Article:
Harvard University Law Professor Alan Dershowitz has rescinded his call for donors to withhold financial support for Hampshire College in Massachusetts after school leaders issued a statement insisting they have not and will not divest in companies doing business in Israel.
The statement from College President Ralph Hexter and Board of Trustees Chairman Sigmund Roos, came in the form of an open letter to Dershowitz. It said that Hampshire did not divest of all the companies targeted by the group "Students for Justice in Palestine (SJP)." It also noted for the first time that the school continues to hold investments in Israeli businesses.
The controversy began Feb. 7, when Hampshire trustees voted to shift investments from dozens of companies in its portfolio because they did not meet the school's socially responsible investment policy. SJP claimed victory after the vote, saying Hampshire "has become the first of any college or university in the U.S. to divest from companies on the grounds of their involvement in the Israeli occupation of Palestine."
School officials denied the move was tied to Israeli policies but acknowledged their investment review was prompted by the SJP effort. Dershowitz issued an open letter demanding a clear statement from Hampshire, arguing the school seemed to be trying to have things both ways. He called on donors to withhold support from Hampshire until that happened:
"This divestment campaign has absolutely nothing to do with human rights. It is motivated purely by hatred for the Jewish state."
In their response, Hexter and Roos said the investment changes did not affect all six of the companies targeted by the students:
"The decision was entirely unrelated to Israel or the Israeli-Palestinian conflict. In fact, two of the six companies originally cited by students as problematic were given a clean bill of health on Hampshire's policy by the [consultant] KLD screeners (and a third, it turned out, was not even listed as a constituent of the fund). As a consequence, stocks in these two companies (Motorola and Terex) — we speak unequivocally — remain among our holdings and will remain on our potential buy-list in accordance with KLD standards."
The consultants' review found 23 companies involved in making military weapons, seven dealing with Burma and Sudan, 197 with worker safety issues, 70 with "significant employment discrimination controversies" and 28 with poor environmental records, Hexter and Roos wrote.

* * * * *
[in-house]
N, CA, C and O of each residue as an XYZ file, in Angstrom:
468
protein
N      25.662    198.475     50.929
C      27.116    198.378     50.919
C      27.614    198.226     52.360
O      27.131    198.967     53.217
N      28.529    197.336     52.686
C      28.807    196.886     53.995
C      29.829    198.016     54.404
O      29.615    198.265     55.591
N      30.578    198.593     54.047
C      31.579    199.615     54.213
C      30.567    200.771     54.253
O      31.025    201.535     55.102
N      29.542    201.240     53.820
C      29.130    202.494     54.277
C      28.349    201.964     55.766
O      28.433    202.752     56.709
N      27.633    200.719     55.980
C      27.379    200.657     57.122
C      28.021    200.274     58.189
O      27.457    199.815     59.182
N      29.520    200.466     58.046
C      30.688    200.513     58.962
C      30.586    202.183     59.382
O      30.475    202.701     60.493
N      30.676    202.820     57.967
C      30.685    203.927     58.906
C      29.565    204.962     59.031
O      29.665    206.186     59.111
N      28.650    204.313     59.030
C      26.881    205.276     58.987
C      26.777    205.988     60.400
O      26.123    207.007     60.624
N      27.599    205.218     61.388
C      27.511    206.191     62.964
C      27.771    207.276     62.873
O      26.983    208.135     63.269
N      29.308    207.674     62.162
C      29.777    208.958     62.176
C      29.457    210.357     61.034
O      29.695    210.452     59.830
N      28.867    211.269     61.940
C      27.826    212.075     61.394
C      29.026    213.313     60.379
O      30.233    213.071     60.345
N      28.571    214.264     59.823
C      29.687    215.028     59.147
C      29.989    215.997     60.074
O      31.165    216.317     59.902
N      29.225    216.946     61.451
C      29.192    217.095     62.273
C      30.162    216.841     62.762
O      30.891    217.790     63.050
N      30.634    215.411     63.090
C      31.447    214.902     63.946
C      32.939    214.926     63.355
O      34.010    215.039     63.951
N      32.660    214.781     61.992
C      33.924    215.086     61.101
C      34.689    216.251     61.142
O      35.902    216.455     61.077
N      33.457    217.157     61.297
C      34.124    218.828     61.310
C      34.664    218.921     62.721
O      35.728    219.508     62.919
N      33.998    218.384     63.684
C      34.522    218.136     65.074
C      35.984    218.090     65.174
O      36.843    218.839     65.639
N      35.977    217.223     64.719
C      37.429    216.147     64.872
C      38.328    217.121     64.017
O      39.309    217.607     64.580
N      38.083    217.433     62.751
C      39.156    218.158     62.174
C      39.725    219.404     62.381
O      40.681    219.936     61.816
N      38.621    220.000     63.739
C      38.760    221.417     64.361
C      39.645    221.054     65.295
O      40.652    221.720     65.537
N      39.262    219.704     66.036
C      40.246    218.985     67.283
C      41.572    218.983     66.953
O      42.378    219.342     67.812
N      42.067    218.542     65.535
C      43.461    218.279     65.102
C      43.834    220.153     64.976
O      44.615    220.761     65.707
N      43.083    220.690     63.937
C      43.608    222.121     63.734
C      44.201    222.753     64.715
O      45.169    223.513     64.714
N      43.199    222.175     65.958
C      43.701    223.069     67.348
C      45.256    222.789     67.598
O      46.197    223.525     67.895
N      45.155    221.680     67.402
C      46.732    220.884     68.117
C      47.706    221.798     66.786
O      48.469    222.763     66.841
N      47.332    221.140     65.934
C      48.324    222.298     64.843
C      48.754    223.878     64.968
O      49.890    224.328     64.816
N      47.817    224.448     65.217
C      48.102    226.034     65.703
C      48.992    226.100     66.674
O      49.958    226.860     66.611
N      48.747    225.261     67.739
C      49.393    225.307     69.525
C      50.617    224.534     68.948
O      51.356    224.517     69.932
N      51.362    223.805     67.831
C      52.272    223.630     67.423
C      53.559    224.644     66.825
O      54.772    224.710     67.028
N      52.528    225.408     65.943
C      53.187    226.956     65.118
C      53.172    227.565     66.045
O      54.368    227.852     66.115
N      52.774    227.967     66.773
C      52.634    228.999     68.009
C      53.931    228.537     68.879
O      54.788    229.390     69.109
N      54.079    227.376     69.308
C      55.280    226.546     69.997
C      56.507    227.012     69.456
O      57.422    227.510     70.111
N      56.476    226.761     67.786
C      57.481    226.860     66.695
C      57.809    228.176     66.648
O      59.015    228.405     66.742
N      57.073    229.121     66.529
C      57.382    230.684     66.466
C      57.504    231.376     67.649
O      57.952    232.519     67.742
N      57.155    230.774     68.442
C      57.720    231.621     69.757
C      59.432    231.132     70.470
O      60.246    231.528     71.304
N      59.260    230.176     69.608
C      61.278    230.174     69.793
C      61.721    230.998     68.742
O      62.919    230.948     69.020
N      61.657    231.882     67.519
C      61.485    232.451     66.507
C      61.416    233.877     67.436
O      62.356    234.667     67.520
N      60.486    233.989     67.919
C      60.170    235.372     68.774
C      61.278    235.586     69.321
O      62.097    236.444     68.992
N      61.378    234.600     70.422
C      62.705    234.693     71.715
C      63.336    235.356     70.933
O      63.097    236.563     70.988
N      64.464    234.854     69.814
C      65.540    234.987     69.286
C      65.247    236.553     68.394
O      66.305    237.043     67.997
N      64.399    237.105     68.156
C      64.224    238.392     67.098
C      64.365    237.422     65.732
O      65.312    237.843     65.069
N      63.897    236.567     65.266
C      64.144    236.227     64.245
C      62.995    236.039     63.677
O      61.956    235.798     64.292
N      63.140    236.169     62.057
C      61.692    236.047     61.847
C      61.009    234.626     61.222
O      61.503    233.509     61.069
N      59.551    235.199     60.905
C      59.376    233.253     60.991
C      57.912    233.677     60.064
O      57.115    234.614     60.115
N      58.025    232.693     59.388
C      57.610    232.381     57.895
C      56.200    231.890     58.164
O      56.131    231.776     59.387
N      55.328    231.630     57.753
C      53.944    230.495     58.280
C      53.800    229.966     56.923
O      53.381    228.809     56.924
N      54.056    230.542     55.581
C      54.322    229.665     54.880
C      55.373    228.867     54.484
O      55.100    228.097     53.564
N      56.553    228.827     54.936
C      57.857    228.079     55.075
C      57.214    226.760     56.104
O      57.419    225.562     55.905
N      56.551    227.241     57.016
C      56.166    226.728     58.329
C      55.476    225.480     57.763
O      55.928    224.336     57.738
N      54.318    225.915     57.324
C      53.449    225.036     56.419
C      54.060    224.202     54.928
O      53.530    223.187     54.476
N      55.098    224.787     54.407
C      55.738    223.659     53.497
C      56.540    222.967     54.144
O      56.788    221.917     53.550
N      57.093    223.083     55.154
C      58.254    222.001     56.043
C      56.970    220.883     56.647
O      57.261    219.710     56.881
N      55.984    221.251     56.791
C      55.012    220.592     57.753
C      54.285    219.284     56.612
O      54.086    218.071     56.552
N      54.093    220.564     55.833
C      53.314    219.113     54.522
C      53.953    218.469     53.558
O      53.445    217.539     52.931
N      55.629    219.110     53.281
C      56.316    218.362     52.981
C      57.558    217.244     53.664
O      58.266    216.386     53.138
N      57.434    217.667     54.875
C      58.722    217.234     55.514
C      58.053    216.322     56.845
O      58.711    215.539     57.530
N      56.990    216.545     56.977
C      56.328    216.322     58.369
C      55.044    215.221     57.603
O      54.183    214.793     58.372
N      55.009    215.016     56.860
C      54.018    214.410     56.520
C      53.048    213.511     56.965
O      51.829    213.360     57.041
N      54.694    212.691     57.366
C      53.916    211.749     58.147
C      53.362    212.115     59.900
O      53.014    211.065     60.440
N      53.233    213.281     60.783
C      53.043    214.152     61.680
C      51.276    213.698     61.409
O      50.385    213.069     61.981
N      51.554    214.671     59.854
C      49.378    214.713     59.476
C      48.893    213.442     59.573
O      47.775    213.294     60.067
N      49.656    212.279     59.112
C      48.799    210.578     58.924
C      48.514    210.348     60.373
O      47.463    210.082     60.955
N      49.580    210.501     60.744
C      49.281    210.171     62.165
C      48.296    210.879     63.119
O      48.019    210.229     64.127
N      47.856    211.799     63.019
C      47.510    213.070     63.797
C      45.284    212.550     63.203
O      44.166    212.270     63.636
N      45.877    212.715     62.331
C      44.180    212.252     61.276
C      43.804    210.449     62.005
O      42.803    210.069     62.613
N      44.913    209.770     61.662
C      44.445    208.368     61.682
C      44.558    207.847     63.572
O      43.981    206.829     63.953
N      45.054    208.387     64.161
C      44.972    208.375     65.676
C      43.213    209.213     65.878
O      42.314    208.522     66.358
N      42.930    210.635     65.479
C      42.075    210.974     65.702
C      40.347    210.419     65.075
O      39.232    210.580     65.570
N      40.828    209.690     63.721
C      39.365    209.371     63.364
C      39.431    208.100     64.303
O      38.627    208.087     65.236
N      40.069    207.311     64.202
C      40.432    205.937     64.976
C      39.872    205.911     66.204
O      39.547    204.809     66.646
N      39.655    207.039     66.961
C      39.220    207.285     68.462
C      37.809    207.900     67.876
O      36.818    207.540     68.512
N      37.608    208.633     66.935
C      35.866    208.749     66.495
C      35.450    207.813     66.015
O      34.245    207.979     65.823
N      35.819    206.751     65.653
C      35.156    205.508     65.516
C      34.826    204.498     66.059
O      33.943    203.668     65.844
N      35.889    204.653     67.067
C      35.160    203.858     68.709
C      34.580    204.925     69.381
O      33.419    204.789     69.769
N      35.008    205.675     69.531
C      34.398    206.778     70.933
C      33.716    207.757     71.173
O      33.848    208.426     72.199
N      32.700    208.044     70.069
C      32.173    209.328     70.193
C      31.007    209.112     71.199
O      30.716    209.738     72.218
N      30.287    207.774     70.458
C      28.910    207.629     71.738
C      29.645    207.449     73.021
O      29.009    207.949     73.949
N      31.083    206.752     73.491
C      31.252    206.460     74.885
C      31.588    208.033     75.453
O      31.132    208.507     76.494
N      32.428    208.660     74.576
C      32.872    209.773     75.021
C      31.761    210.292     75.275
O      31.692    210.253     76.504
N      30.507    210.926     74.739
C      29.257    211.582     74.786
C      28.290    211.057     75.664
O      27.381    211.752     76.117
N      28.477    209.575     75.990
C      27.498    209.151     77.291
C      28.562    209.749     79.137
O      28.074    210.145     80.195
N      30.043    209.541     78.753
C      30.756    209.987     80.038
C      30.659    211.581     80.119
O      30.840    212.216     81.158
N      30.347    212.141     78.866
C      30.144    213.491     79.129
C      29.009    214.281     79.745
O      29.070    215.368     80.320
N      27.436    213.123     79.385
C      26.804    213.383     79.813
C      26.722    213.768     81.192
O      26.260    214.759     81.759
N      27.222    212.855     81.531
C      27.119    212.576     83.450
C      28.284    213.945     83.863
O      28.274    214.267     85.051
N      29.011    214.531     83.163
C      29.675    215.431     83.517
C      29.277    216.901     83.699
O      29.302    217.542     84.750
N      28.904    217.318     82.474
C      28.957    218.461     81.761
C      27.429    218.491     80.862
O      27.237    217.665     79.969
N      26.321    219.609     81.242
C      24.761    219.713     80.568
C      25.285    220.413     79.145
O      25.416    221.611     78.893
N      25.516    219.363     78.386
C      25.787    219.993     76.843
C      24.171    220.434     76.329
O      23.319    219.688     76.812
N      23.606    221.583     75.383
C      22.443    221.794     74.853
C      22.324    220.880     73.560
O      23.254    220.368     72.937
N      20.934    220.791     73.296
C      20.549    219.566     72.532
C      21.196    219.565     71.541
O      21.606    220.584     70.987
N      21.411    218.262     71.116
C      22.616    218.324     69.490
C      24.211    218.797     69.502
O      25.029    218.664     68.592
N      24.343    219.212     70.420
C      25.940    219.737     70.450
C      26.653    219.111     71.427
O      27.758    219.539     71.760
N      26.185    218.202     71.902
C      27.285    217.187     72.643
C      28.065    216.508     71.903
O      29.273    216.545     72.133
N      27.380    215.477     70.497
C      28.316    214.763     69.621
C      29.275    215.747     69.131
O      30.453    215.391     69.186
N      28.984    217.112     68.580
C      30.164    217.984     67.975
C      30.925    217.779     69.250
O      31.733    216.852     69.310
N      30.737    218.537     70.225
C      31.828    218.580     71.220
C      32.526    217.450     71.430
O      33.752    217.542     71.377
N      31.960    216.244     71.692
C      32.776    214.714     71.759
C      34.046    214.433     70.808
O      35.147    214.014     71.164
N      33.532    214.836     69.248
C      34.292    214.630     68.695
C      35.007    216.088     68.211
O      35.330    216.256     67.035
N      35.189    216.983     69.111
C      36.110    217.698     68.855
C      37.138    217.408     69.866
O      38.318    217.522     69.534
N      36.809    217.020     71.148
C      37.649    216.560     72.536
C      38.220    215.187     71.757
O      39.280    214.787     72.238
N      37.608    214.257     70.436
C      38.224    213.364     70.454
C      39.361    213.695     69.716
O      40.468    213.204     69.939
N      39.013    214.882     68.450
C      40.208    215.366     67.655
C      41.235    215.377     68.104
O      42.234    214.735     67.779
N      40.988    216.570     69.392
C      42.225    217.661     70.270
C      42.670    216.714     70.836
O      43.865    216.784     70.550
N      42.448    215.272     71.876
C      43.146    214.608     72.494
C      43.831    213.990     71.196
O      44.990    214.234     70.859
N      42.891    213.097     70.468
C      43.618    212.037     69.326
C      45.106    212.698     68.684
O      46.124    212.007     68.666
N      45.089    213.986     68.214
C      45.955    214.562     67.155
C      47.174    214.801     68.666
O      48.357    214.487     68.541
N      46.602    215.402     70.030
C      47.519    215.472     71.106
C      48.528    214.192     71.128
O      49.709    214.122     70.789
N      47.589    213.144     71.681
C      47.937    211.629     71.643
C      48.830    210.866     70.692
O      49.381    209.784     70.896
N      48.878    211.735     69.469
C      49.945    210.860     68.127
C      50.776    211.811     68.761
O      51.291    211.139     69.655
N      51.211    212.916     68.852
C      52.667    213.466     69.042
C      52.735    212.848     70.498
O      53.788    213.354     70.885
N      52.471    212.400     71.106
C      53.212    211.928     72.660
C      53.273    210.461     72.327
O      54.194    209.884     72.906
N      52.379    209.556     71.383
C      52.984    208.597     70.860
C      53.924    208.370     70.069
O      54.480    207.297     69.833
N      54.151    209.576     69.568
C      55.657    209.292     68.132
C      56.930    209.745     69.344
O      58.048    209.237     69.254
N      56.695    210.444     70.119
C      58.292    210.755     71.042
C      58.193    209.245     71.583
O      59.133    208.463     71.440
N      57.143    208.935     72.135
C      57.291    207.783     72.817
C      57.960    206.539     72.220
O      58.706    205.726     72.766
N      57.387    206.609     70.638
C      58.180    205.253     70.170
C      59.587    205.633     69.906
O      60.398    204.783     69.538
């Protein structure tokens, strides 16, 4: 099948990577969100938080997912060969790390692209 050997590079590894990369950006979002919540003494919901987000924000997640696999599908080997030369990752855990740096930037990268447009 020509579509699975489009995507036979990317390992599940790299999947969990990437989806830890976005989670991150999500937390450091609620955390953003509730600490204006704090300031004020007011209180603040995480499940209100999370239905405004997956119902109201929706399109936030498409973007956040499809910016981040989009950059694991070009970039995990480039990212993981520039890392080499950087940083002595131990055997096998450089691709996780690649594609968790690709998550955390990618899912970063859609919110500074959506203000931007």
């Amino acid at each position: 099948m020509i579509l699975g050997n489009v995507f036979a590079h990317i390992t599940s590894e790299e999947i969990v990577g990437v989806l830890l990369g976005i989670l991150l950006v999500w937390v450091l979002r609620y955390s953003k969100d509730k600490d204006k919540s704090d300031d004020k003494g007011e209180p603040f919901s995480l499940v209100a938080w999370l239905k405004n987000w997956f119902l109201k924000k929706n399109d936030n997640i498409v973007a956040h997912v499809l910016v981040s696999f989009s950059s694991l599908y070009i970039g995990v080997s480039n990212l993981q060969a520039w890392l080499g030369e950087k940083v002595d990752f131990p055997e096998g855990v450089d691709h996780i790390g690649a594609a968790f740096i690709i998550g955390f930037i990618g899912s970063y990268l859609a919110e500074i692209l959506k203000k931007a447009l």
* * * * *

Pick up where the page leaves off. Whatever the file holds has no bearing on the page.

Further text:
"Moreover, Hampshire currently holds investments in funds that include many hundreds of companies that do business in Israel and in at least three actual Israeli companies: Amdocs, Teva Pharmaceuticals and Check Point Software. No other college or university should use Hampshire as a precedent for divesting from Israel, since Hampshire has refused to divest from Israel. Anyone who claims otherwise is deliberately misrepresenting Hampshire's decision and has no right to speak for the college."
Dershowitz welcomed the statement for providing the clarity he originally sought. He said he intended to resume support for Hampshire, where his son attended, and encourage others to join him:
"Hampshire has now done the right thing. It has made it unequivocally clear that it did not and will not divest from Israel.
Indeed, it will continue to hold stock in companies that do business with Israel as well as with Israeli companies, so long as these companies meet the general standards that Hampshire applies to all of its holdings.
As I previously wrote to President Hexter, if Hampshire did the right thing and made its position crystal clear I would urge contributors to continue to contribute to this fine school. I now do so."
See Dershowitz's full statement here.
The Anti-Defamation League's national director, Abraham Foxman, joined Dershowitz in praising the statement and indicating the issue is resolved:
"In their zeal to demonize Israel, some Hampshire students and others among Israel's detractors engaged in a deliberate campaign to mischaracterize Hampshire College's decision."
SJP members and supporters don't see it that way. After all, Hexter credited their "good work" for prompting the examination of school investments. They still believe they accomplished their objective:
"The students brought six companies to the school's Board of Trustees that were profiting from the Israeli occupation. In the course of reviewing those companies the school also decided to divest from others, but this doesn't change the fact that the school divested from those six companies because of the occupation. From the Hampshire SJP website:
'The bottom line is that before February 7th, Hampshire College was invested in companies that directly profited from the occupation. Today, we are not. This is a direct result of pressure and efforts by SJP. However, we are glad that our anti-occupation movement also helped us divest from other bad companies.'"
Apparently not. Hampshire's emphatic statement to the contrary is welcome. But until it was issued, questions by Dershowitz and others about what exactly happened and why motivated it were valid. Hampshire might have avoided much of this unwanted attention had officials been this clear and this detailed all along.